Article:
NMAI’s Robert Houle retrospective: A proud if beleaguered heritage


The small 1970 painting that provides the title of Robert Houle’s retrospective at the National Museum of the American Indian, “Red Is Beautiful,” is a hard-edge geometric abstraction with two mirrored forms in four shades of red. The picture is indebted to the styles of such European-born, 20th-century formalists as Piet Mondrian and Josef Albers. But Houle is a First Nations Canadian (Saulteaux Anishinaabe, Sandy Bay), so for him, red is more than just a color. It’s a symbol of the proud if beleaguered heritage addressed throughout this multilayered show.

Much of this exhibition of works made between 1970 and 2021, organized by the Art Gallery of Ontario, is devoted to canvases such as “Red Is Beautiful.” These tweak color-field painting with references to First Nations history and culture. That’s not the 76-year-old, Manitoba-born artist’s only strategy, however, as can be seen from the two large pictures hung in the hallway outside the show’s entrance.

Both are variations on Benjamin West’s 1770 historical painting, “The Death of General Wolfe.” The epic vignette depicts the aftermath of the 1759 Battle of Quebec, in which British forces defeated their French adversaries but lost their commander. West’s fanciful treatment of the scene includes a Native warrior who gazes thoughtfully at the dying Wolfe.

In one of Houle’s remakes, all the colors have faded to beige, save for the Native man’s clothing and headgear. In the other, the Indigenous man takes the same pose, but he’s alone and looking at the Bay of Montreal, with no Europeans in sight. The first of these versions is bracketed by two color blocks, one blue and the other red; these refer to color-field painting but also to the uniforms of the French and British, respectively. Houle titled the picture “Kanata,” the Huron-Iroquois word for village and the likely origin of the name Canada.

Another history lesson is contained in “Paris/Ojibwa,” a three-dimensional tableau that includes four portraits on an array of wooden panels that simulate two walls and the floor of an ornate, French-style drawing room. The 2010 installation memorializes 11 Ontario Natives who toured Europe in the 1840s. The setting appears elegant, except for one ominous design motif: Under each painting are renderings of the smallpox virus that took the lives of six of the transatlantic visitors.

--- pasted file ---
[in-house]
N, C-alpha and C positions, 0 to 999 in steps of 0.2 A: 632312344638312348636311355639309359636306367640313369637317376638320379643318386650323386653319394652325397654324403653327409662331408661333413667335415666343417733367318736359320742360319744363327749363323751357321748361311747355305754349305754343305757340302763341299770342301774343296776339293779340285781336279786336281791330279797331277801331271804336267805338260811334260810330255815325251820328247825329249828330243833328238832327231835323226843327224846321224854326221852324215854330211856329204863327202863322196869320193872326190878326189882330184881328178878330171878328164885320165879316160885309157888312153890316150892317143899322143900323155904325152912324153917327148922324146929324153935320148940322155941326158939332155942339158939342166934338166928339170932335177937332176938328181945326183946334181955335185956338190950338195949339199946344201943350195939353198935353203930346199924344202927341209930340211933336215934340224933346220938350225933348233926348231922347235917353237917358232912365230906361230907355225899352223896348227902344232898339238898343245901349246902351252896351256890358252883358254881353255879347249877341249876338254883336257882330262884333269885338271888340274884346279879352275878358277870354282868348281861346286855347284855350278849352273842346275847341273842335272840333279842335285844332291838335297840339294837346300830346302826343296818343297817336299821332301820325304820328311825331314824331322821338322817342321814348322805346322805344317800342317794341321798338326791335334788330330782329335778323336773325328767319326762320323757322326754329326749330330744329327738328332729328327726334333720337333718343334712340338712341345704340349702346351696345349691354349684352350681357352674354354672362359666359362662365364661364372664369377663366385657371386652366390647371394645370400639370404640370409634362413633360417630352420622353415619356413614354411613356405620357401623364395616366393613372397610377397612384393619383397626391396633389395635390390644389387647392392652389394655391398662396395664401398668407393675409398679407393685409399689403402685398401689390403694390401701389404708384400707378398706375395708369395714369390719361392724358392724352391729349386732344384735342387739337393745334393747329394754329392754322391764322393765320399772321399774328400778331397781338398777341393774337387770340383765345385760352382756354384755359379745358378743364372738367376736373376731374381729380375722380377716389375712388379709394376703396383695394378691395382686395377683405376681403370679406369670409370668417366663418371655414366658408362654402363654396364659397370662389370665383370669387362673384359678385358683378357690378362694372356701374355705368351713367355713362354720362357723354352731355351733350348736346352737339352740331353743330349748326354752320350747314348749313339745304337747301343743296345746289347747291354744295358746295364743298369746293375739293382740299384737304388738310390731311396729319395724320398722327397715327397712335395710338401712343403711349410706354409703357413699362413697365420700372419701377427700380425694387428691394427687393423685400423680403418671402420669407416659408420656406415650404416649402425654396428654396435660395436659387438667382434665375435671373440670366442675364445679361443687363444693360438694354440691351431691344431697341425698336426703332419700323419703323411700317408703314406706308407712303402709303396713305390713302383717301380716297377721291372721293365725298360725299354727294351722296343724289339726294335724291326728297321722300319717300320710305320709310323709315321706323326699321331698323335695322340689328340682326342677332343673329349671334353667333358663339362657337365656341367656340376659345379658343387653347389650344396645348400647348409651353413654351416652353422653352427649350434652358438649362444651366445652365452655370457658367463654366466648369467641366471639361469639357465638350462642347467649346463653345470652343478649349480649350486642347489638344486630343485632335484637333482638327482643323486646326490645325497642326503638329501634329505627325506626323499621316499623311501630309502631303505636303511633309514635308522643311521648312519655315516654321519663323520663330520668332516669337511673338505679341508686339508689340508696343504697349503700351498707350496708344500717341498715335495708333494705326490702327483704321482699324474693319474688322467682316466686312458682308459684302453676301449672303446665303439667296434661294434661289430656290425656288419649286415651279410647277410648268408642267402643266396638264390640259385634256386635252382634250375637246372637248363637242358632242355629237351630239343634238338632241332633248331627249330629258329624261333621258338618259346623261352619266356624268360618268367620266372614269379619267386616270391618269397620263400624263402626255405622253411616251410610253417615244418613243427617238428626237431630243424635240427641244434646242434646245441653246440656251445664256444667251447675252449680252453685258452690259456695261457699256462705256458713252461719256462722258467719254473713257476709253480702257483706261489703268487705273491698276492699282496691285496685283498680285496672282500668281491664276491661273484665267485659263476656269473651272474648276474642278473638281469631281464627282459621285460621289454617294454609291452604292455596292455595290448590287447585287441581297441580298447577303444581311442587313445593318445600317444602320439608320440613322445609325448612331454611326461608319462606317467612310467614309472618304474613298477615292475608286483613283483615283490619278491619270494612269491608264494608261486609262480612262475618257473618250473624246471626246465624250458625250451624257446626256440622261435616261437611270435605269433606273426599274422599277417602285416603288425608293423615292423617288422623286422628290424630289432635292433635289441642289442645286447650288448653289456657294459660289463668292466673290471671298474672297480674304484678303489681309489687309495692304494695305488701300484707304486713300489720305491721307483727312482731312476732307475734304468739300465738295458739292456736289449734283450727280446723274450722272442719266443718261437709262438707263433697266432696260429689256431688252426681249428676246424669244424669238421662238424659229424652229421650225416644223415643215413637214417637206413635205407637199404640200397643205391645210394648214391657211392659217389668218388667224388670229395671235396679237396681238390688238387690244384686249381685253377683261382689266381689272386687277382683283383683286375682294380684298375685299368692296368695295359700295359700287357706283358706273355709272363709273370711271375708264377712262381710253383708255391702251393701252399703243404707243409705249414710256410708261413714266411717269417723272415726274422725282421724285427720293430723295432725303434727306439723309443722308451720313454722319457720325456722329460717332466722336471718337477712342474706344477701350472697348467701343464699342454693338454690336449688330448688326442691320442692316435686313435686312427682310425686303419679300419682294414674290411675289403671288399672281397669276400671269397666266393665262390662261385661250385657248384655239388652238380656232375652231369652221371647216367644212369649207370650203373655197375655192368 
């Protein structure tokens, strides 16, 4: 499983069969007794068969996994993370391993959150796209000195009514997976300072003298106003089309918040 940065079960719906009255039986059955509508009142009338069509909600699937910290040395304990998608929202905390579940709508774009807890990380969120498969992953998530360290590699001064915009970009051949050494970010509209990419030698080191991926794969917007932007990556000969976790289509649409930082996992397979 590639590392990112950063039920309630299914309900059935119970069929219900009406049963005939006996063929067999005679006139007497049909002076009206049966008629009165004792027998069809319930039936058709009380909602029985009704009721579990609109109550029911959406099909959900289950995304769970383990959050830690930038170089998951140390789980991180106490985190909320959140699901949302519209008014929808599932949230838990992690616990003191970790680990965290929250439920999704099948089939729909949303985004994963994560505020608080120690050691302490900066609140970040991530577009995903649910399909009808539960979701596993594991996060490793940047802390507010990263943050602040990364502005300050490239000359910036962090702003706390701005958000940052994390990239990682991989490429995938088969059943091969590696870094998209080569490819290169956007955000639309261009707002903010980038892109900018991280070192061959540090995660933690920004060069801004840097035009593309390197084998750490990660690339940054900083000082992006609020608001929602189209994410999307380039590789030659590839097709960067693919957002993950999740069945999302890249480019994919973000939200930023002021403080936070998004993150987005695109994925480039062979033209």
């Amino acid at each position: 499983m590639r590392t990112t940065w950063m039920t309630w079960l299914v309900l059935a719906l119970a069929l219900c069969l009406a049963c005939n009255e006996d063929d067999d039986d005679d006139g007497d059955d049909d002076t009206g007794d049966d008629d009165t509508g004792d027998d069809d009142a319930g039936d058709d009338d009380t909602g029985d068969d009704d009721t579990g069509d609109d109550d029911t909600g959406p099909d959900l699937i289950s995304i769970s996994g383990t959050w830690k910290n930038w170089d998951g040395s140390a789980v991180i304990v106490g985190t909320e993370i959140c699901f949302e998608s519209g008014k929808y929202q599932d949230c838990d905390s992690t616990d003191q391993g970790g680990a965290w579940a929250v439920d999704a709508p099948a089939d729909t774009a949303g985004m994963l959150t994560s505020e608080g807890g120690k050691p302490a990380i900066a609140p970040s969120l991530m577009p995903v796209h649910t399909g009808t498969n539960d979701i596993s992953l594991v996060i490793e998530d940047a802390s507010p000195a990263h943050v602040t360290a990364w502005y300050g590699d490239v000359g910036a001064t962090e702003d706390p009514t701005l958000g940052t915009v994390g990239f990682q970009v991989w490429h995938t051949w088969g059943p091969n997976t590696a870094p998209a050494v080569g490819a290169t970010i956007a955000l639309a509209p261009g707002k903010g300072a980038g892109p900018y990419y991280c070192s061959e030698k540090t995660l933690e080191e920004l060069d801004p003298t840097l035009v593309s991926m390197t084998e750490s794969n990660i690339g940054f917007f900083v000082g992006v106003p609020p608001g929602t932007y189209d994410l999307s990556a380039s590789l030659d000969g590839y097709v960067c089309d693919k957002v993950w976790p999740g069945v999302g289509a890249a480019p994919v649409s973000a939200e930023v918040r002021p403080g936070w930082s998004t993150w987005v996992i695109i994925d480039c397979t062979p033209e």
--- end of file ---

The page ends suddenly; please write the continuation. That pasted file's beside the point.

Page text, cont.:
Beyond this imposing piece are several galleries of color-oriented pictures that initially appear coolly abstract, yet are freighted with meaning. A set of 13 collage paintings that incorporate porcupine quills represent Jesus and his disciples and are keyed to verses from the Gospel of John. In a series of monochrome canvases, each is paired with text from British or Canadian laws, treaties or proclamations related to First Nations people. Eight vertical canvases, each coated entirely with a different shade of green, represent the British forts captured during Pontiac’s War in 1763.

Most of Houle’s works are serene and meticulous, even when they incorporate talismanic natural objects or address such outrages as the British army’s alleged distribution of smallpox-infected blankets to Native Americans. (A 1763 letter from a British officer endorses the idea, but historians disagree on whether it was put into practice.) Paintings based on First Nations designs or beadwork also emulate the orderliness of Germany’s Bauhaus school and the Netherlands’ de Stijl movement.

The composure that characterizes most of Houle’s art vanishes when the subject turns autobiographical. Like many Indigenous Canadians, the artist was sent as a child to a boarding school designed to erase his traditional culture. Suppressed memories of the abuse he suffered there ultimately surfaced in powerful expressionist drawings made with oil stick. The loose, impassioned renderings of shadowy predators are balanced by ones of “dream shamans” conjured to protect him.

The show’s newest entry is “Transforming Blue Thunder,” a picture of the thunderbird, which embodies thunder and lightning in Native American lore. “Blue Thunder” is Houle’s spirit name, and so this is a symbolic self-portrait. In no small part, “Red Is Beautiful” is a journey through Houle’s ancestry and influences to a place of self-understanding.

Robert Houle: Red Is Beautiful

National Museum of the American Indian, Fourth Street and Independence Avenue SW. americanindian.si.edu.


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